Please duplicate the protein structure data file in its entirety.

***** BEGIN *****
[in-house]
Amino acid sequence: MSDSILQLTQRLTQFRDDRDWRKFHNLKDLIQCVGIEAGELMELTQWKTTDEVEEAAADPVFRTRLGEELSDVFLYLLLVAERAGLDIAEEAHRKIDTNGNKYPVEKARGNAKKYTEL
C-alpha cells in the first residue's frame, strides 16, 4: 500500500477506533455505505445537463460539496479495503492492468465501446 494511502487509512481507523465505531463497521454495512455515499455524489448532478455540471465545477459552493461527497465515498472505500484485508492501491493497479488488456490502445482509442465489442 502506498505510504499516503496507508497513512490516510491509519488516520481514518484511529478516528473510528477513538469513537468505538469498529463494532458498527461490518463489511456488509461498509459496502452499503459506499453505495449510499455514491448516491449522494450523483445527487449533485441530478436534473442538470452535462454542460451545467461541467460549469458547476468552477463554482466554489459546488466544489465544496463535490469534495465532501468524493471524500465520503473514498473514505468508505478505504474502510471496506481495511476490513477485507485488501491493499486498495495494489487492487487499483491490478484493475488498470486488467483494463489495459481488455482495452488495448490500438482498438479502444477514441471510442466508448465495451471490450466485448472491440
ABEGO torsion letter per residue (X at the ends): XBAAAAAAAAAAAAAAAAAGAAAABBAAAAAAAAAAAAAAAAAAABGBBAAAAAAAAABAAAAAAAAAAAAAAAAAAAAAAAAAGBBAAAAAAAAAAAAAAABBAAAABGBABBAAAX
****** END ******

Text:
[in-house]
Amino acid sequence: MSDSILQLTQRLTQFRDDRDWRKFHNLKDLIQCVGIEAGELMELTQWKTTDEVEEAAADPVFRTRLGEELSDVFLYLLLVAERAGLDIAEEAHRKIDTNGNKYPVEKARGNAKKYTEL
C-alpha cells in the first residue's frame, strides 16, 4: 500500500477506533455505505445537463460539496479495503492492468465501446 494511502487509512481507523465505531463497521454495512455515499455524489448532478455540471465545477459552493461527497465515498472505500484485508492501491493497479488488456490502445482509442465489442 502506498505510504499516503496507508497513512490516510491509519488516520481514518484511529478516528473510528477513538469513537468505538469498529463494532458498527461490518463489511456488509461498509459496502452499503459506499453505495449510499455514491448516491449522494450523483445527487449533485441530478436534473442538470452535462454542460451545467461541467460549469458547476468552477463554482466554489459546488466544489465544496463535490469534495465532501468524493471524500465520503473514498473514505468508505478505504474502510471496506481495511476490513477485507485488501491493499486498495495494489487492487487499483491490478484493475488498470486488467483494463489495459481488455482495452488495448490500438482498438479502444477514441471510442466508448465495451471490450466485448472491440
ABEGO torsion letter per residue (X at the ends): XBAAAAAAAAAAAAAAAAAGAAAABBAAAAAAAAAAAAAAAAAAABGBBAAAAAAAAABAAAAAAAAAAAAAAAAAAAAAAAAAGBBAAAAAAAAAAAAAAABBAAAABGBABBAAAX